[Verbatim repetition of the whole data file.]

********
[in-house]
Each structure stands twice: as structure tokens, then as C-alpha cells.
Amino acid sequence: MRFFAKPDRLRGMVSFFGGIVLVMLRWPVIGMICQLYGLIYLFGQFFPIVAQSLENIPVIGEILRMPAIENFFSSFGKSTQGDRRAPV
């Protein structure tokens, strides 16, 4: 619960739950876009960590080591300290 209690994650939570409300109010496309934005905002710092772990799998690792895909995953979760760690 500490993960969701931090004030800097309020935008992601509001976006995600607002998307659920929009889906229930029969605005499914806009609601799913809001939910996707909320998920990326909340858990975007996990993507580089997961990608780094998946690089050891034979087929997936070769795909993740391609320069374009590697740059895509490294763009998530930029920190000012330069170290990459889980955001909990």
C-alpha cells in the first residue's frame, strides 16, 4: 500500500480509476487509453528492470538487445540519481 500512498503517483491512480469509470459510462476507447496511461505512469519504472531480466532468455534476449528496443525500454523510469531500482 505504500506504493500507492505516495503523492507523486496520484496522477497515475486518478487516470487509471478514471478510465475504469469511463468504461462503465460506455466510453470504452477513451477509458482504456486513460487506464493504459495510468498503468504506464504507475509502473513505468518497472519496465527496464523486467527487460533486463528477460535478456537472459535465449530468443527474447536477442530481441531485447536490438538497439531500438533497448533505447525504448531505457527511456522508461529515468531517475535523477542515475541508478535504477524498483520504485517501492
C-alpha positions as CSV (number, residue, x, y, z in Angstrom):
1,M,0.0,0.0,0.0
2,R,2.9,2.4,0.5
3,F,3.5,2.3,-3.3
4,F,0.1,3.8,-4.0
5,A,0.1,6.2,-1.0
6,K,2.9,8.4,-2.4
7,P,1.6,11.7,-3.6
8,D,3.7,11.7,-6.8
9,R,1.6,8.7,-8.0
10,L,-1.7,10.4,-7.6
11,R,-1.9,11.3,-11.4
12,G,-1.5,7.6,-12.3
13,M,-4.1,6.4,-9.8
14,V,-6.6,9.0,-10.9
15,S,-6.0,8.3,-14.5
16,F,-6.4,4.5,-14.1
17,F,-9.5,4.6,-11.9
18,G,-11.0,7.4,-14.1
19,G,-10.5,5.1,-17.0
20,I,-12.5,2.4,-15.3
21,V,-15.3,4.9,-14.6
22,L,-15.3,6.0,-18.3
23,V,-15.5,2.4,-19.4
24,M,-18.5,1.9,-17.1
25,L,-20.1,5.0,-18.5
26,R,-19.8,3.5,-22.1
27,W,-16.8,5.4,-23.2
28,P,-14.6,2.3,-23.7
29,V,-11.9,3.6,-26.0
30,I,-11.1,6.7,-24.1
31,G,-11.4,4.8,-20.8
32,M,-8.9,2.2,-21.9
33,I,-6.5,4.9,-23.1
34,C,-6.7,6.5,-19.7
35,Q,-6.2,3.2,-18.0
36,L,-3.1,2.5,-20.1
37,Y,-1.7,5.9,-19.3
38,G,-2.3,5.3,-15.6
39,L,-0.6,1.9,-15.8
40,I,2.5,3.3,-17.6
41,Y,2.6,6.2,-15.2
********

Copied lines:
[in-house]
Each structure stands twice: as structure tokens, then as C-alpha cells.
Amino acid sequence: MRFFAKPDRLRGMVSFFGGIVLVMLRWPVIGMICQLYGLIYLFGQFFPIVAQSLENIPVIGEILRMPAIENFFSSFGKSTQGDRRAPV
């Protein structure tokens, strides 16, 4: 619960739950876009960590080591300290 209690994650939570409300109010496309934005905002710092772990799998690792895909995953979760760690 500490993960969701931090004030800097309020935008992601509001976006995600607002998307659920929009889906229930029969605005499914806009609601799913809001939910996707909320998920990326909340858990975007996990993507580089997961990608780094998946690089050891034979087929997936070769795909993740391609320069374009590697740059895509490294763009998530930029920190000012330069170290990459889980955001909990």
C-alpha cells in the first residue's frame, strides 16, 4: 500500500480509476487509453528492470538487445540519481 500512498503517483491512480469509470459510462476507447496511461505512469519504472531480466532468455534476449528496443525500454523510469531500482 505504500506504493500507492505516495503523492507523486496520484496522477497515475486518478487516470487509471478514471478510465475504469469511463468504461462503465460506455466510453470504452477513451477509458482504456486513460487506464493504459495510468498503468504506464504507475509502473513505468518497472519496465527496464523486467527487460533486463528477460535478456537472459535465449530468443527474447536477442530481441531485447536490438538497439531500438533497448533505447525504448531505457527511456522508461529515468531517475535523477542515475541508478535504477524498483520504485517501492
C-alpha positions as CSV (number, residue, x, y, z in Angstrom):
1,M,0.0,0.0,0.0
2,R,2.9,2.4,0.5
3,F,3.5,2.3,-3.3
4,F,0.1,3.8,-4.0
5,A,0.1,6.2,-1.0
6,K,2.9,8.4,-2.4
7,P,1.6,11.7,-3.6
8,D,3.7,11.7,-6.8
9,R,1.6,8.7,-8.0
10,L,-1.7,10.4,-7.6
11,R,-1.9,11.3,-11.4
12,G,-1.5,7.6,-12.3
13,M,-4.1,6.4,-9.8
14,V,-6.6,9.0,-10.9
15,S,-6.0,8.3,-14.5
16,F,-6.4,4.5,-14.1
17,F,-9.5,4.6,-11.9
18,G,-11.0,7.4,-14.1
19,G,-10.5,5.1,-17.0
20,I,-12.5,2.4,-15.3
21,V,-15.3,4.9,-14.6
22,L,-15.3,6.0,-18.3
23,V,-15.5,2.4,-19.4
24,M,-18.5,1.9,-17.1
25,L,-20.1,5.0,-18.5
26,R,-19.8,3.5,-22.1
27,W,-16.8,5.4,-23.2
28,P,-14.6,2.3,-23.7
29,V,-11.9,3.6,-26.0
30,I,-11.1,6.7,-24.1
31,G,-11.4,4.8,-20.8
32,M,-8.9,2.2,-21.9
33,I,-6.5,4.9,-23.1
34,C,-6.7,6.5,-19.7
35,Q,-6.2,3.2,-18.0
36,L,-3.1,2.5,-20.1
37,Y,-1.7,5.9,-19.3
38,G,-2.3,5.3,-15.6
39,L,-0.6,1.9,-15.8
40,I,2.5,3.3,-17.6
41,Y,2.6,6.2,-15.2